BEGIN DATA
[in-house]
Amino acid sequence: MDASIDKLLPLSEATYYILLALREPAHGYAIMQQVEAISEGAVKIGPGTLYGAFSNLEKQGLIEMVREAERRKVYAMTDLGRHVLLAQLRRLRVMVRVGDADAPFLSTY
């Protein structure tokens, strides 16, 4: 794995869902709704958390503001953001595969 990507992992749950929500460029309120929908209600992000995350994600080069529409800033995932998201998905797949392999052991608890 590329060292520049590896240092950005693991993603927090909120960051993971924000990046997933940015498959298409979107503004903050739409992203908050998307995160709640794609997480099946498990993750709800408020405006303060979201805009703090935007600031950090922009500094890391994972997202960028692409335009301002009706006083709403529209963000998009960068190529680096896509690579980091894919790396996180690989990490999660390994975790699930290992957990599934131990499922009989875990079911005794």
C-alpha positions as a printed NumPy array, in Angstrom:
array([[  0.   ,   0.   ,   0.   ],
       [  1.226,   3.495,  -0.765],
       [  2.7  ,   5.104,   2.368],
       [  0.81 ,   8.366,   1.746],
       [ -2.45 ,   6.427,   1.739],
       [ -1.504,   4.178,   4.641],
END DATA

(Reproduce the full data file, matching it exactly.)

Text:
[in-house]
Amino acid sequence: MDASIDKLLPLSEATYYILLALREPAHGYAIMQQVEAISEGAVKIGPGTLYGAFSNLEKQGLIEMVREAERRKVYAMTDLGRHVLLAQLRRLRVMVRVGDADAPFLSTY
């Protein structure tokens, strides 16, 4: 794995869902709704958390503001953001595969 990507992992749950929500460029309120929908209600992000995350994600080069529409800033995932998201998905797949392999052991608890 590329060292520049590896240092950005693991993603927090909120960051993971924000990046997933940015498959298409979107503004903050739409992203908050998307995160709640794609997480099946498990993750709800408020405006303060979201805009703090935007600031950090922009500094890391994972997202960028692409335009301002009706006083709403529209963000998009960068190529680096896509690579980091894919790396996180690989990490999660390994975790699930290992957990599934131990499922009989875990079911005794």
C-alpha positions as a printed NumPy array, in Angstrom:
array([[  0.   ,   0.   ,   0.   ],
       [  1.226,   3.495,  -0.765],
       [  2.7  ,   5.104,   2.368],
       [  0.81 ,   8.366,   1.746],
       [ -2.45 ,   6.427,   1.739],
       [ -1.504,   4.178,   4.641],